HOWELL: CNN's Atika Shubert live in Berlin. Atika, thank you for the reporting.

ROMANS: All right. Let's take a look at what's coming up on "NEW DAY". The lovely and talented Alisyn Camerota joins us now. Good morning.



CAMEROTA: You read it just the way I wrote it. Thank you very much for that. So coming up we're going to have New York City Mayor Bill de Blasio on our program. Mayor de Blasio is very interesting because he met with Donald Trump, president-elect, yesterday, and de Blasio is one person who is recommending blunt talk about and to Donald Trump. That's very different than the conciliatory words we've heard from people like President Obama. So when Mayor de Blasio is on we're going to ask him exactly what was said in that behind closed doors meeting.

[05:50:14] Also, as you guys know, there are reports of hate crimes, both physical assaults and verbal assaults, ever since President-elect Trump was elected on both sides. People who support Donald Trump and people who oppose Donald Trump. So we're going to have two victims of these hideous crimes on to tell us their story and what they have been experiencing.

All of that when John Berman and I see you at the top of the hour.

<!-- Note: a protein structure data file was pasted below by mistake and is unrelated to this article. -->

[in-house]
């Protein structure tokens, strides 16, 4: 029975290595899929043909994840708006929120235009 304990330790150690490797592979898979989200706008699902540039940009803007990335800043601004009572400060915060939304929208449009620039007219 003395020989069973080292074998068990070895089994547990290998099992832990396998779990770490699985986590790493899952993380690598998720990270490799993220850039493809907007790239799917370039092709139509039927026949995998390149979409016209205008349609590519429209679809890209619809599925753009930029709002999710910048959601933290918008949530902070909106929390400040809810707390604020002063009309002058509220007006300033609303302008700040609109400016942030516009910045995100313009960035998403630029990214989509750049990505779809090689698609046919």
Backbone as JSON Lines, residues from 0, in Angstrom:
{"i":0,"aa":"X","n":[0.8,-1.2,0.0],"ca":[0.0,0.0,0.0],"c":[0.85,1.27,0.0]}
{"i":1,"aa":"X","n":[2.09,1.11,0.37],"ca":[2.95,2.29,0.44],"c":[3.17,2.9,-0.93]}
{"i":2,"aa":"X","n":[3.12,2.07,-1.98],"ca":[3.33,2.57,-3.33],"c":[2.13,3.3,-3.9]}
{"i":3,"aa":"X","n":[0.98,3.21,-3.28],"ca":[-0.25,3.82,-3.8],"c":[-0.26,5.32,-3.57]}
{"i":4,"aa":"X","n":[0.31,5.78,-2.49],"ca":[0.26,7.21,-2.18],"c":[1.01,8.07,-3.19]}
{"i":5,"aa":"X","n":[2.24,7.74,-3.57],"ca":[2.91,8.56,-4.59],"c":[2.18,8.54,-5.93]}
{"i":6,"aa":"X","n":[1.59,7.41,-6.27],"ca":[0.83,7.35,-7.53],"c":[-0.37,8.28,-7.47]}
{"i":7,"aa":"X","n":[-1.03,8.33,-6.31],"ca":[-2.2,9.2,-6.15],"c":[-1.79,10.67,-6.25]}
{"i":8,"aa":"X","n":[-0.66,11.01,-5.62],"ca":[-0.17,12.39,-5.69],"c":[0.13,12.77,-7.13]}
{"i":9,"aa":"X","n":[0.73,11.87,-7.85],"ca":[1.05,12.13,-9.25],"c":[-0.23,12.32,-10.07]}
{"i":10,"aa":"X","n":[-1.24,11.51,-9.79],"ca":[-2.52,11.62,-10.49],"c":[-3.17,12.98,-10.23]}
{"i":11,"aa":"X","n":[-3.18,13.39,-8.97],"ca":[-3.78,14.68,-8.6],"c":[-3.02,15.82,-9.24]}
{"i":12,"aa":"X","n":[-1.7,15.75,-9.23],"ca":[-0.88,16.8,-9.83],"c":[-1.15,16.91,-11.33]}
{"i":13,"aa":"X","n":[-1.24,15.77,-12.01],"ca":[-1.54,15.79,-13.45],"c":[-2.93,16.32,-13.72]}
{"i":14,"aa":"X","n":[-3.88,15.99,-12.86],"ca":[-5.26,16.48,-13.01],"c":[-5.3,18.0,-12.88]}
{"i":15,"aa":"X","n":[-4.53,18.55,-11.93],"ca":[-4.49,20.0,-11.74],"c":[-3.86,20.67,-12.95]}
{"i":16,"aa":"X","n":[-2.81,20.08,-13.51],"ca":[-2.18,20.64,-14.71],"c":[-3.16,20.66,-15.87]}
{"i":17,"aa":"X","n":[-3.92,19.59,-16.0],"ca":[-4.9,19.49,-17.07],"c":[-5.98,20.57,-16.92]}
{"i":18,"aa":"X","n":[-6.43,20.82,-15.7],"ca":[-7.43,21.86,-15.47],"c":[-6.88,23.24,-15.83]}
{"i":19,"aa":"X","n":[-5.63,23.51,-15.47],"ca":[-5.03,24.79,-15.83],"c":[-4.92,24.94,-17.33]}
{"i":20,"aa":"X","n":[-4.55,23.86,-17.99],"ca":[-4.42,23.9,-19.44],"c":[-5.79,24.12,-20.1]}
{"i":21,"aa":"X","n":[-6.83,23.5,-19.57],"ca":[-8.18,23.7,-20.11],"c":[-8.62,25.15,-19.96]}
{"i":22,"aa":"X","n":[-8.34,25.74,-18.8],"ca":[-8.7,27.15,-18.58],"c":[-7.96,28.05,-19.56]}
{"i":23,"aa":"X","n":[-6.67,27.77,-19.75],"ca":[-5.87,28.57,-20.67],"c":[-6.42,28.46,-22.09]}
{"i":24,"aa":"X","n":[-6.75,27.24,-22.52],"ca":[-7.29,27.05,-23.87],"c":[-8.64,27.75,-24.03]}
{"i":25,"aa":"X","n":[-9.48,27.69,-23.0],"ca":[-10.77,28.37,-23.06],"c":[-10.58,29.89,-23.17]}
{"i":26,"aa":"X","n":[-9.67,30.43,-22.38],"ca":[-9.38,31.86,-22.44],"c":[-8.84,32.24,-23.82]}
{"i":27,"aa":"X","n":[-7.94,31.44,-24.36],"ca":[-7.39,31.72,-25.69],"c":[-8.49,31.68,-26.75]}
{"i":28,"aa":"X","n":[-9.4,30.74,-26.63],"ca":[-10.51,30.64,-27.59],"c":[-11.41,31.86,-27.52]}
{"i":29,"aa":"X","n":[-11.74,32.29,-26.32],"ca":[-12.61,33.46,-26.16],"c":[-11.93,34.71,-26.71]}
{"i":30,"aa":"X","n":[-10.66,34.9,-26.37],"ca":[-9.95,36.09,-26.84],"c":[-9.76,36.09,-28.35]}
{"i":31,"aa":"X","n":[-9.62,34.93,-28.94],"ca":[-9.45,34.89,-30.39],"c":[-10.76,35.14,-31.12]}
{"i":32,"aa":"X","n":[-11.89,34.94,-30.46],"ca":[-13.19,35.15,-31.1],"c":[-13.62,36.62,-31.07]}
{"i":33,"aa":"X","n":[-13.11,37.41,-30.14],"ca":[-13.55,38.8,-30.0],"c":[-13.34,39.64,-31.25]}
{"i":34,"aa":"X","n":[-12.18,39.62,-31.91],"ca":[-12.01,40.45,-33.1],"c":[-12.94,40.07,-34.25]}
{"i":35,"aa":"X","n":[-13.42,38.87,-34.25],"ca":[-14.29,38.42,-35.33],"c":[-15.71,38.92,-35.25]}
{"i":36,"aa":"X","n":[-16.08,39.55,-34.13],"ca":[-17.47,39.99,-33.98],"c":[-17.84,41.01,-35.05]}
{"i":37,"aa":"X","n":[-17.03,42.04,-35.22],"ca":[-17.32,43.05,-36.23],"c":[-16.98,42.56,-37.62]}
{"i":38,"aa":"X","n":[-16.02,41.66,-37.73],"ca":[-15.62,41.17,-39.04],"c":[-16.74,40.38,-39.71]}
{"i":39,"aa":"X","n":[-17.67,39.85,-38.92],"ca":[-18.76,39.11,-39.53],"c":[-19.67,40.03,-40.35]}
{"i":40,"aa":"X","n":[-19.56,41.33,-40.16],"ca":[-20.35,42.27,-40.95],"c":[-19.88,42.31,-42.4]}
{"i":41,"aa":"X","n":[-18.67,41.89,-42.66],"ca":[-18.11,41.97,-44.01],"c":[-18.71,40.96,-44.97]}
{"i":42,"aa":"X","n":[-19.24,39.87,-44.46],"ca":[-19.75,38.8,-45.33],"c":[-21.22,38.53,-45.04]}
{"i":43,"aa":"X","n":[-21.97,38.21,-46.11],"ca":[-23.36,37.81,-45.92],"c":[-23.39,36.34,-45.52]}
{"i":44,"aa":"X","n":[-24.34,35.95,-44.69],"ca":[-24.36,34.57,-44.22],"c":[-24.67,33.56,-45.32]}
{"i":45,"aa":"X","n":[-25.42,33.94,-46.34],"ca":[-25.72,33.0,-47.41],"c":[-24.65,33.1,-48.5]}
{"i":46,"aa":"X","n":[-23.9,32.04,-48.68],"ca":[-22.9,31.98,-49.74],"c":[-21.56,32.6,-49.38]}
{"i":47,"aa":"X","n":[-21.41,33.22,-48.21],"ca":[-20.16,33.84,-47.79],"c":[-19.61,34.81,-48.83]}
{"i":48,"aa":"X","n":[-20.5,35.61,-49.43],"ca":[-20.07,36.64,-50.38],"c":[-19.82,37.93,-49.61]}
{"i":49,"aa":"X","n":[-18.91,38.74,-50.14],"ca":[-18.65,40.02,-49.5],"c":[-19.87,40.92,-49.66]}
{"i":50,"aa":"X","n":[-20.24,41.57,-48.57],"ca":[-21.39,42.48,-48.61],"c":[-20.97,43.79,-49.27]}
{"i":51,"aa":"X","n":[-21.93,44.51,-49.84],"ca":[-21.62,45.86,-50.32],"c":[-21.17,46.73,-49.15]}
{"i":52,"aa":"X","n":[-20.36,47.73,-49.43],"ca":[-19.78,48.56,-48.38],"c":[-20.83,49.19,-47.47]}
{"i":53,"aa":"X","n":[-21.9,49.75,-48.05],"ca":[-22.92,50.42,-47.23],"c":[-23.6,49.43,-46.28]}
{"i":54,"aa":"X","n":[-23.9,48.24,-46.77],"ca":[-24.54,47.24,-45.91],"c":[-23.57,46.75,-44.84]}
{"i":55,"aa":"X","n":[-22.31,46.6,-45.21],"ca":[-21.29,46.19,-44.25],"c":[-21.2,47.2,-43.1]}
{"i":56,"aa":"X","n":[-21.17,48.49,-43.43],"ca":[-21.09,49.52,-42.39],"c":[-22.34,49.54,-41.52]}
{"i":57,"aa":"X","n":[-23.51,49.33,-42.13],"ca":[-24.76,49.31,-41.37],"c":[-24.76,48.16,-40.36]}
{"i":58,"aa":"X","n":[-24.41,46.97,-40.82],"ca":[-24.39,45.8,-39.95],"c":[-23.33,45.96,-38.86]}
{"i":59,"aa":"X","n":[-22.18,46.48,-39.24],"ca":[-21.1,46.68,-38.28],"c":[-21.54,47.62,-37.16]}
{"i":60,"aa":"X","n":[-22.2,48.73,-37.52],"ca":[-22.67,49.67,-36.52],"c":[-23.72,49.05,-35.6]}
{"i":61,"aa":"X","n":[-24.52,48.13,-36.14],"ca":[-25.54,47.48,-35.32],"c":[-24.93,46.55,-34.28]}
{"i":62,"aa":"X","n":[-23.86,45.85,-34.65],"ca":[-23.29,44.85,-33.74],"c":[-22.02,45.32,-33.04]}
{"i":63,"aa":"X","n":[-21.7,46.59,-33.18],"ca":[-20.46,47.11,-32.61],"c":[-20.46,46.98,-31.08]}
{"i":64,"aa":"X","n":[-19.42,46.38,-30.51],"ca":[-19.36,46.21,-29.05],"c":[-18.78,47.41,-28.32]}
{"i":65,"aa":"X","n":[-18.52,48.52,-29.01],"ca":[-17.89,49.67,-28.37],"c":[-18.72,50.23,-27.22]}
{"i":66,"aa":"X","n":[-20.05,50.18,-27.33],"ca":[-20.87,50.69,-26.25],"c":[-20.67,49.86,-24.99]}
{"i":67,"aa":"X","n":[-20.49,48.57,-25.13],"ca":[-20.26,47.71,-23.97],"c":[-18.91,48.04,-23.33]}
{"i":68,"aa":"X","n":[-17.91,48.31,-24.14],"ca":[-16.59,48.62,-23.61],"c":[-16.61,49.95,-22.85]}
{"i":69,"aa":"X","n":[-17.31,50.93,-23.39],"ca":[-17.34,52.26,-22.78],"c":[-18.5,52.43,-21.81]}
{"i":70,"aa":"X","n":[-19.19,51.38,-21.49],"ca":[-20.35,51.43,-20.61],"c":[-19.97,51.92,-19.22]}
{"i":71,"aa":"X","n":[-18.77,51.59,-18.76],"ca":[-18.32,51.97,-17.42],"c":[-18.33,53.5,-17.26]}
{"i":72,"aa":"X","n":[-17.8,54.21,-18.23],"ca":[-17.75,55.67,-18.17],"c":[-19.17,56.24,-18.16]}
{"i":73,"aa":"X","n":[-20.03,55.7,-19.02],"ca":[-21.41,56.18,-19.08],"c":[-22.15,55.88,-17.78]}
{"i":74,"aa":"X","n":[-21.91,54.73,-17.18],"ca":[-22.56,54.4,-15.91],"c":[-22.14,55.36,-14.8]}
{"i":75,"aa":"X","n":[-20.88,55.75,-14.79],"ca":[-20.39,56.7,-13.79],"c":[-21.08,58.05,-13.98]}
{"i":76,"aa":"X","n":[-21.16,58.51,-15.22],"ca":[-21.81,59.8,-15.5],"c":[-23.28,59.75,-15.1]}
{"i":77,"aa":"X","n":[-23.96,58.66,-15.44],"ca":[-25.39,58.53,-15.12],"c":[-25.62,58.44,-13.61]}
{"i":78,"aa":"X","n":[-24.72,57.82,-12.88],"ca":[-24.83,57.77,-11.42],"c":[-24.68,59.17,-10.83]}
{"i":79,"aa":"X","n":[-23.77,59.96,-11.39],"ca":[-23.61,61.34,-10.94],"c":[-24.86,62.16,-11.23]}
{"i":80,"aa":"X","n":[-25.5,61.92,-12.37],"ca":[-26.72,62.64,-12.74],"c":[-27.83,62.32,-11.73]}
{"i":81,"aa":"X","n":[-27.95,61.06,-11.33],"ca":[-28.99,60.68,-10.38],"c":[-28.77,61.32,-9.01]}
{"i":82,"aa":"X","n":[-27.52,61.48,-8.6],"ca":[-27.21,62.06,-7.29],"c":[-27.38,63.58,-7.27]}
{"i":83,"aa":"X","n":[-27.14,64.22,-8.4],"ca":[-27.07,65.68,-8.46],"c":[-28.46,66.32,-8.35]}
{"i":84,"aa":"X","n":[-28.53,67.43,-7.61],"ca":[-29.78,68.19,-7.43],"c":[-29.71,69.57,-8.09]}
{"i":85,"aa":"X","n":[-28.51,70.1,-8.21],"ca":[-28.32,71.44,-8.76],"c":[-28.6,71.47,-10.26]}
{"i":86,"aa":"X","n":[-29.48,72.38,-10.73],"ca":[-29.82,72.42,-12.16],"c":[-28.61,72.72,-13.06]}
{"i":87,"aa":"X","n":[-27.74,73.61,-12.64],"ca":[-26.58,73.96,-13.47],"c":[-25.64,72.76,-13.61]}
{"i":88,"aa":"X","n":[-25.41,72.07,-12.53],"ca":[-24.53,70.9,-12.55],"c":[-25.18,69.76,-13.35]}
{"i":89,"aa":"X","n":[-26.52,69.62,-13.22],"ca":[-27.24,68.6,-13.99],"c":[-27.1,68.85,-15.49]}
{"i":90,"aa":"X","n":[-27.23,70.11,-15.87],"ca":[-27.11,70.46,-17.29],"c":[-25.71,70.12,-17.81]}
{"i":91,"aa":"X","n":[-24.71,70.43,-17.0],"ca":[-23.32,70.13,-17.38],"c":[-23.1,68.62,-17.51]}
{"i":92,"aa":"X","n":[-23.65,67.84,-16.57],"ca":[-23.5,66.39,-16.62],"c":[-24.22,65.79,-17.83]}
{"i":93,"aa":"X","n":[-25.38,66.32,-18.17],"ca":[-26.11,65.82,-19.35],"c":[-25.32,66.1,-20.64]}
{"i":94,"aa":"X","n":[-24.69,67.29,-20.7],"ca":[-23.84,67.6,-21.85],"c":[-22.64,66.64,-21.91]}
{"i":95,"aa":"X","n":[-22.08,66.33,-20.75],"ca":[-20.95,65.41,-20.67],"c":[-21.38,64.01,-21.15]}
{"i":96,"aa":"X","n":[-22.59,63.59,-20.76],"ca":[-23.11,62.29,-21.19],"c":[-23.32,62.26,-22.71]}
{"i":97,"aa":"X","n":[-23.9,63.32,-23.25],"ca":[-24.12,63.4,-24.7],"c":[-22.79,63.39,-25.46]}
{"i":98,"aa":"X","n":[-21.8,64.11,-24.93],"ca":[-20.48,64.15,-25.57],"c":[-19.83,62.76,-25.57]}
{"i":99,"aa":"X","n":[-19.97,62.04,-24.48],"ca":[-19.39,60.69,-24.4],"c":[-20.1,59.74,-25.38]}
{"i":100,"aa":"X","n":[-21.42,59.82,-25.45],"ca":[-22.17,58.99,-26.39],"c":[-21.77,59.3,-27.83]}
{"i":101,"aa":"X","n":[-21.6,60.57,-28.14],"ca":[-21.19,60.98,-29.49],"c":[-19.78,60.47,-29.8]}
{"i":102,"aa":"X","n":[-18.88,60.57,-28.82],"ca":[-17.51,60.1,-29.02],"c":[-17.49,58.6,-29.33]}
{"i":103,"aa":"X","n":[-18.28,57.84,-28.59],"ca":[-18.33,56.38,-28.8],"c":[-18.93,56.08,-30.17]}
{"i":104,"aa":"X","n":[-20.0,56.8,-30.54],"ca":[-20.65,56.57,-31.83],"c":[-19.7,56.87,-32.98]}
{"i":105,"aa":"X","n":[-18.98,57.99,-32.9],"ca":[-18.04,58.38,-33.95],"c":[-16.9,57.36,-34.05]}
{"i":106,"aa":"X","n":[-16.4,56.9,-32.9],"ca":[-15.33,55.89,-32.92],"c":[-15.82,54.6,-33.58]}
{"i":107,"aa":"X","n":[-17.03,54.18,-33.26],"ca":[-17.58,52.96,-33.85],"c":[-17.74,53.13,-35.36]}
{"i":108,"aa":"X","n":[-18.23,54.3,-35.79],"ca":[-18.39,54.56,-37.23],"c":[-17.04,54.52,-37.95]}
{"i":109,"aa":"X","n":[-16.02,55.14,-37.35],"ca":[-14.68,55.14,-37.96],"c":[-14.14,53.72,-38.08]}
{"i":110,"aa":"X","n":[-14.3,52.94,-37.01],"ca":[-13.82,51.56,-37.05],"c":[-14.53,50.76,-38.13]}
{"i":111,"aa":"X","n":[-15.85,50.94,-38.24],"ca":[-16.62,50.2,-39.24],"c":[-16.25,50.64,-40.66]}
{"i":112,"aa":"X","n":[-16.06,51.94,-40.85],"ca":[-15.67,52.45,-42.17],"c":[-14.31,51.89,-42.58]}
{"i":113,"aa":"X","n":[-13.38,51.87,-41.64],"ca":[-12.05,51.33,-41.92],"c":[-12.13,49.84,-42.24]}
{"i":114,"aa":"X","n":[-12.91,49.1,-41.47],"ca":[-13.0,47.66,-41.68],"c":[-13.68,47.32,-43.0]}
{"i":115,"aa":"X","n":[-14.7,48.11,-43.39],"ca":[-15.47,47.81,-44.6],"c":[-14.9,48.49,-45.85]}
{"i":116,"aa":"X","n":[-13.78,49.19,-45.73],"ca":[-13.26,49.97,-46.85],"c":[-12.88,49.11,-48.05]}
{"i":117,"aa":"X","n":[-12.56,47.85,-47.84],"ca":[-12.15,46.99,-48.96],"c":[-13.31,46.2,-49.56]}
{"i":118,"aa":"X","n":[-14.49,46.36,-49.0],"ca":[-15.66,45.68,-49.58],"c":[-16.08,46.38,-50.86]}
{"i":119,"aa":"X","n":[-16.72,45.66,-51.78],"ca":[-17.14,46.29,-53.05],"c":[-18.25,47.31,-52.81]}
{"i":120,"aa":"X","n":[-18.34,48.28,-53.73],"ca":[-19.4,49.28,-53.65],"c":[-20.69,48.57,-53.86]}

HOWELL: It is disturbing to hear that.

ROMANS: Oh, you stole my Berman today.


ROMANS: All right. Be nice to him.

CAMEROTA: I'll take care of him.

HOWELL: Thank you.

ROMANS: Thank you. The stock market has been in rally mode since Donald Trump won the election but another metric just hit a 13-year high. Ah, I thinkI've even got a cool chart. Nerdy charts, OK --

HOWELL: I'd love to check it out.

ROMANS: -- when we come back.


[05:55:06] HOWELL: Welcome back. Twenty-one men and women, including Bruce Springsteen and Tom Hanks, will receive the nation's highest civilian honor at the White House next week. Michael Jordan and Bill Gates also headlining the list of presidential Medal of Freedom award winners. The honor is for significant contributions to the national interests of the U.S. or to world peace. Among the other recipients, actor Robert DeNiro and Robert Redford, talk show host Ellen DeGeneres, legendary baseball broadcaster Vin Scully, and NBA great Kareem Abdul-Jabbar.

In the meantime, legendary musician Bob Dylan has decided not to accept his Noble Peace Prize in person. He told the Nobel committee that he feels very honored to win the Nobel Prize in literature but has preexisting commitments. The committee calls it unusual but not unprecedented. If Dylan wants to receive the award, though, he will have to deliver a lecture in Stockholm by early next June.